Convinced by now that The Recipe was the greatest thing that had ever happened to their village, the villagers invited strangers to come from a few neighboring villages to taste it. They couldn’t wait to share their wonderful discovery with the whole word.  

“We must have worldwide peace! And that can only happen when the whole world is made as happy as we are by eating the Great Recipe!” shouted the villagers.  

Inevitably the strangers were always repulsed by the food produced from The Recipe. But if they voiced any criticism of The Recipe, the villagers would become fanatically angry and threaten to kill the strangers. Sometimes the strangers would try to be polite, and point out that The Recipe could be made to taste better if this or that slight change were made, but this also made the villagers very angry.  

“No one can change The Recipe!” they shouted. “It is perfect as it is! Every word has been carefully preserved and handed down by our ancestors for generations. The preservation of The Recipe over centuries is a great miracle and proof that it is the greatest Recipe ever devised by mankind.”   

 Eventually the strangers stopped accepting invitations from the villagers.  

This made the villagers even angrier. How dare the rest of the world say that their Recipe tasted terrible? It was perfect, and not one instruction or ingredient needed to be changed. In an attempt to lure the strangers back to their village, the villagers wrote them soothing letters that promoted The Recipe.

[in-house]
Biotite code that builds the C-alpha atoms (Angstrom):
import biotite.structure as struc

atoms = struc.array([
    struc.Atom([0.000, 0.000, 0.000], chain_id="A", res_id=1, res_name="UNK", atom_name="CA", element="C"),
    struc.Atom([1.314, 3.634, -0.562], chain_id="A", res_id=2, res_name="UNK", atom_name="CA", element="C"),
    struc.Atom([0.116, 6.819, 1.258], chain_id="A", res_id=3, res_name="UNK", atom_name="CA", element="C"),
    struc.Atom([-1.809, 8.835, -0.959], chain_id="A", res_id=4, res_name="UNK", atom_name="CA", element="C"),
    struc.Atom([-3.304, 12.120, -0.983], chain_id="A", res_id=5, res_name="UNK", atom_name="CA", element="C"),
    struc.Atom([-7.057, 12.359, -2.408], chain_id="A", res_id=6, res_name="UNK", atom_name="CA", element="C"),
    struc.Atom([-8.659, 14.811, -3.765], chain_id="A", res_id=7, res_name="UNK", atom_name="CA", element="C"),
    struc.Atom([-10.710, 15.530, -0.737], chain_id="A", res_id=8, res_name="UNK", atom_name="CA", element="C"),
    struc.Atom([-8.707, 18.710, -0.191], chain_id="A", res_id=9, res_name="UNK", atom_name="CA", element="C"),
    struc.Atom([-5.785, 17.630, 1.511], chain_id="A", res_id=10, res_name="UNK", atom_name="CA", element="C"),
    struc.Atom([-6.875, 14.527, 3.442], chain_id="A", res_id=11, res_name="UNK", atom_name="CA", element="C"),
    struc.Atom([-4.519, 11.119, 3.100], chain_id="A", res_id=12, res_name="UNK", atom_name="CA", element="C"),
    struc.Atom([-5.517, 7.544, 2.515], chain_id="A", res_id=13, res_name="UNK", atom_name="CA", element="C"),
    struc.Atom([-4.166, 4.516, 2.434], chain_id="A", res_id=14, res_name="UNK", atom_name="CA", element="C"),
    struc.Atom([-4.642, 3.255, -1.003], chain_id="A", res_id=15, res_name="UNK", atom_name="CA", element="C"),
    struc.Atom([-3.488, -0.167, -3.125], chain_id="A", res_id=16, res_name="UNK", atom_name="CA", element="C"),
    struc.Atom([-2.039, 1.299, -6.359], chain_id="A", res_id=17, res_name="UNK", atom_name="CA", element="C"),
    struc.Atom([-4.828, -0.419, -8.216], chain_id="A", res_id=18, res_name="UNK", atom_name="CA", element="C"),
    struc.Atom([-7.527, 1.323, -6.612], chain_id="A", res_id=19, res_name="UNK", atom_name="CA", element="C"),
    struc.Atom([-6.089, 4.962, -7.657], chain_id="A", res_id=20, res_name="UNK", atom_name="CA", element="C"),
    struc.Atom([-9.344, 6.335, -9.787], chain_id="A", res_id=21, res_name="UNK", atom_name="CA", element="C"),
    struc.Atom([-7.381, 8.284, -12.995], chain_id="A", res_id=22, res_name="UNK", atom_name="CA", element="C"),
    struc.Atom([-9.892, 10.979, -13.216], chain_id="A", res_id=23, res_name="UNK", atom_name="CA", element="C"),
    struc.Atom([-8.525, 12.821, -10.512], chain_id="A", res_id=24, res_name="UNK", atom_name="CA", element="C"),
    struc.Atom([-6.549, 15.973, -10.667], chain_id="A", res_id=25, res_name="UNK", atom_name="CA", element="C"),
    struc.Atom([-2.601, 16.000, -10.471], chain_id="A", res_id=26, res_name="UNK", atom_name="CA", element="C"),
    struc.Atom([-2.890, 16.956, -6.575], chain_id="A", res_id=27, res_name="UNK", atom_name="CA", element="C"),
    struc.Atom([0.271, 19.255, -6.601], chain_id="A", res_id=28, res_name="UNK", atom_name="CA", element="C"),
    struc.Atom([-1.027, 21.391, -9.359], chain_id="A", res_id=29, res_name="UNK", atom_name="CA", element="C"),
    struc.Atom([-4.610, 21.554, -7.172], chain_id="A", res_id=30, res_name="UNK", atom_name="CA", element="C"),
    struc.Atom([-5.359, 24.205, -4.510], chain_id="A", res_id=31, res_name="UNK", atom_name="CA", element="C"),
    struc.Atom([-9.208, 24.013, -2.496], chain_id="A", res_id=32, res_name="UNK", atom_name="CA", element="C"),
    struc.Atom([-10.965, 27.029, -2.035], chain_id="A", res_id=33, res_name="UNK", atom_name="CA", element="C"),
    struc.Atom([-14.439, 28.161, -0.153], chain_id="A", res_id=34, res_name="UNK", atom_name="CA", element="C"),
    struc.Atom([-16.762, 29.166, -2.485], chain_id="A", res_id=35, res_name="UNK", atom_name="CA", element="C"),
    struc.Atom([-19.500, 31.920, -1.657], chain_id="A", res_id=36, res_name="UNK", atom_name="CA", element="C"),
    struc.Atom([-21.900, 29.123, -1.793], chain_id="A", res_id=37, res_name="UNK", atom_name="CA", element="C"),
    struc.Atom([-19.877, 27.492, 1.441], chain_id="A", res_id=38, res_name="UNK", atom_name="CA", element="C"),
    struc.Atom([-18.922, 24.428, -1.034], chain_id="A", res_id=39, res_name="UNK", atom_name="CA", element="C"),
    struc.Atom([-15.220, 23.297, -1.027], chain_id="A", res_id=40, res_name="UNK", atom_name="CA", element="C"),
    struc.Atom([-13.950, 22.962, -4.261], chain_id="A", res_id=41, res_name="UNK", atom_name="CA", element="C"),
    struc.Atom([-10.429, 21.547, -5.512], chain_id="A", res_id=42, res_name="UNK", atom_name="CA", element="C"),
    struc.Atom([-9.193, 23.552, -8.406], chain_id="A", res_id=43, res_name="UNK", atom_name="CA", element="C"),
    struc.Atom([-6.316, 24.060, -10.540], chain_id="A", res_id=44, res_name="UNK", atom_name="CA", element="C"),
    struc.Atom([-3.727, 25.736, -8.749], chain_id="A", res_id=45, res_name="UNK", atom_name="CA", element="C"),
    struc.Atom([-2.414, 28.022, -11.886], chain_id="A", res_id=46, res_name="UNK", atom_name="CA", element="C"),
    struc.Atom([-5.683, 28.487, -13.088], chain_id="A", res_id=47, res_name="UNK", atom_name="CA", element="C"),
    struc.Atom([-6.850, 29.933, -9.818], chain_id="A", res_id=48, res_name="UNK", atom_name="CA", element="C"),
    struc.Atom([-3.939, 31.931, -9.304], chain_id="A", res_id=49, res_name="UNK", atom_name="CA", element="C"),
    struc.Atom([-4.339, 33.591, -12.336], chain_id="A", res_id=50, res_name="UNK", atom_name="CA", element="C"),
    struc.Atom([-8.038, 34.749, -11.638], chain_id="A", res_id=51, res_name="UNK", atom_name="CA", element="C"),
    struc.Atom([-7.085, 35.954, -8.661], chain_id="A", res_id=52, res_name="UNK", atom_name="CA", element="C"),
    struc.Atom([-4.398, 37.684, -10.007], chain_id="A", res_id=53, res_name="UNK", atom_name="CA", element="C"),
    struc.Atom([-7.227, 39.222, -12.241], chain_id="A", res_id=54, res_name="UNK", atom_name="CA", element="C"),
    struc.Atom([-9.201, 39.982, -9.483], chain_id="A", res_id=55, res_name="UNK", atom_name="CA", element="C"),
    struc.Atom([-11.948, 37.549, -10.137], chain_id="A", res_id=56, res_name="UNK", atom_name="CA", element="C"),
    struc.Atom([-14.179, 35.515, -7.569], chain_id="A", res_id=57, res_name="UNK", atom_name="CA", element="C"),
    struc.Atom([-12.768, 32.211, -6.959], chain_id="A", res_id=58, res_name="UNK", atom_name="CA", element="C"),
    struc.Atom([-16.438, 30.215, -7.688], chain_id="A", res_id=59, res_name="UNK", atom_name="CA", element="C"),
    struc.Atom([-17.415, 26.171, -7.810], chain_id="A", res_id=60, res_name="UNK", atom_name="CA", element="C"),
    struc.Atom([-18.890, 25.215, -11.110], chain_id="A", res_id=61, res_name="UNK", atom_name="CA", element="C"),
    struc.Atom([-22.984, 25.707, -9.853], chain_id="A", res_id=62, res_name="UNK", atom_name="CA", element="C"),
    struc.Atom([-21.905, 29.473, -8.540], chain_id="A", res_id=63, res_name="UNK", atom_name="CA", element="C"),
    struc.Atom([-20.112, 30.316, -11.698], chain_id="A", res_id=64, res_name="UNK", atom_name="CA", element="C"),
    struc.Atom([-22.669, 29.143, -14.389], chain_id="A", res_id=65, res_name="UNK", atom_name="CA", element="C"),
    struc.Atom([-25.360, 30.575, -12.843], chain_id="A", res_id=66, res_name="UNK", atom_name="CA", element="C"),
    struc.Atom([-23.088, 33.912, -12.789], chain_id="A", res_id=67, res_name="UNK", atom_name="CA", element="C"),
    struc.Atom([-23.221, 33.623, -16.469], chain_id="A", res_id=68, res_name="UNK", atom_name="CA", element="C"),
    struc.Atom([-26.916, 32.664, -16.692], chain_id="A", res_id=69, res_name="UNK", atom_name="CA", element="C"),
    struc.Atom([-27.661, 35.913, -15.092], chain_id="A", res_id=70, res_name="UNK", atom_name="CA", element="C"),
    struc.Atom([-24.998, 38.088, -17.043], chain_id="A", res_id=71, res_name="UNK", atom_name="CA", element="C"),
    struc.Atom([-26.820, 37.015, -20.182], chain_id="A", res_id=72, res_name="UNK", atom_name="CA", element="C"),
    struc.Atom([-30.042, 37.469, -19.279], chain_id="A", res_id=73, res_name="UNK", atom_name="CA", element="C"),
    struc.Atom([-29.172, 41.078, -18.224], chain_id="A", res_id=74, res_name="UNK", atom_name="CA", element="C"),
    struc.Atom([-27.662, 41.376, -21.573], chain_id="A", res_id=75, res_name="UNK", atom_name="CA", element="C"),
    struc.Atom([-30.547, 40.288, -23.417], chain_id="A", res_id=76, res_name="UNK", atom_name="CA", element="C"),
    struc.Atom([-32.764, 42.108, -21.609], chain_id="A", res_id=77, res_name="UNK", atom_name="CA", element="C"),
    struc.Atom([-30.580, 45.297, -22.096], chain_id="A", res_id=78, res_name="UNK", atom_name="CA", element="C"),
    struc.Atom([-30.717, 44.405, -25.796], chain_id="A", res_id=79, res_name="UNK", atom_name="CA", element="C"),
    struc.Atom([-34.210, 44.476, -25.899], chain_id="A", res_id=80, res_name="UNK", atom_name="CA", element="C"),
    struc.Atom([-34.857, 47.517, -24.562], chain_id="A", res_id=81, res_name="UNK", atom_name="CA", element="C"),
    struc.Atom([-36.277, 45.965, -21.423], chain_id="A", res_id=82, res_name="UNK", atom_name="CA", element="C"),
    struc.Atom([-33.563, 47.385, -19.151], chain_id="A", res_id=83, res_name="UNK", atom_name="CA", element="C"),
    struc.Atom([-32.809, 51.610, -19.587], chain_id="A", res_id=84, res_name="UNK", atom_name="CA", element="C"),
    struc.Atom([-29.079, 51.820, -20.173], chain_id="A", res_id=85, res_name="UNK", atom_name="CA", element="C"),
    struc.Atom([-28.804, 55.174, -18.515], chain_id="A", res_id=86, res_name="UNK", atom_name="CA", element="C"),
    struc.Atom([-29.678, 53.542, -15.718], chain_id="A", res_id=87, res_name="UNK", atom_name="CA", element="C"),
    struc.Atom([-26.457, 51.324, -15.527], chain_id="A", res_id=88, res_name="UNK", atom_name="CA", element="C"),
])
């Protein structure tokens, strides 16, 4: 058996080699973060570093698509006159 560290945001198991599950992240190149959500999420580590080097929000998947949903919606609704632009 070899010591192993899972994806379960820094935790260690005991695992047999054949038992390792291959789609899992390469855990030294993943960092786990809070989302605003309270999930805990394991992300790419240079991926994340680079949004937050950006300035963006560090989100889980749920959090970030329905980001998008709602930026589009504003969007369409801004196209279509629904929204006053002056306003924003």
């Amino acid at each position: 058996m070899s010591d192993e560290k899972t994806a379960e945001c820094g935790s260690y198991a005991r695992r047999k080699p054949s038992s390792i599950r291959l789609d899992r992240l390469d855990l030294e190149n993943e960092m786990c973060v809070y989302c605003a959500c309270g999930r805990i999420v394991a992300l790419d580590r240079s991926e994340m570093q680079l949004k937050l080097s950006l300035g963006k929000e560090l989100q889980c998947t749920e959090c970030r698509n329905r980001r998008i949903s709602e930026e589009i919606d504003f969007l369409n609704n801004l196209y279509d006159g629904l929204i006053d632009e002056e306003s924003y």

“You didn’t taste the REAL Recipe. The chefs had an off-night the night you tasted it. The REAL Recipe is wonderful.”  

“The oven wasn’t calibrated right.”  

“You need to eat The Recipe in just the right environment to be able to truly appreciate it. Eating it in another village besides ours just doesn’t provide the right experience.”  

“Don’t blame The Recipe – blame the people who picked the ingredients. They picked bad ingredients.”  And on and on.  

The strangers in the neighboring villages mostly stayed away. They had their own wonderful, rich food that put The Recipe to shame. They couldn’t understand why the villagers were so fanatically attached to their terrible food.  

The villagers then got so angry, they got up arms and went to the other villages to “convince” their neighbors that their Recipe was the best. They threatened, bullied and killed many of their neighbors.  

Tired of being threatened, bullied and killed, the strangers in some of the neighboring villages agreed to start eating The Recipe. As more and more people began to eat it, the old laws in their villages began to change. In those villages, it also came to pass that

criticizing The Recipe or the chefs who invented it was a capital crime. Those who dissented were forced out or killed. The wonderful, rich food that these neighboring villagers used to eat was forgotten. The Recipe made them sick, but they too, refused to admit it.  

Soon, these neighboring villages began to invite THEIR neighbors to eat The Recipe. The usual disgust was voiced and the usual excuses were proffered. The villagers became angry and threatened their guests with violence for daring to criticize their great Recipe. And so on.  

And so it went, until the whole world was made to eat The Recipe and admit that it was the most perfect Recipe ever devised by mankind. But peace did not reign all over the whole world. All of its people were sickened by The Recipe and became more cranky and less peaceful as they had to eat it week in and week out. They turned on each other then, and the whole world was destroyed.  

The End.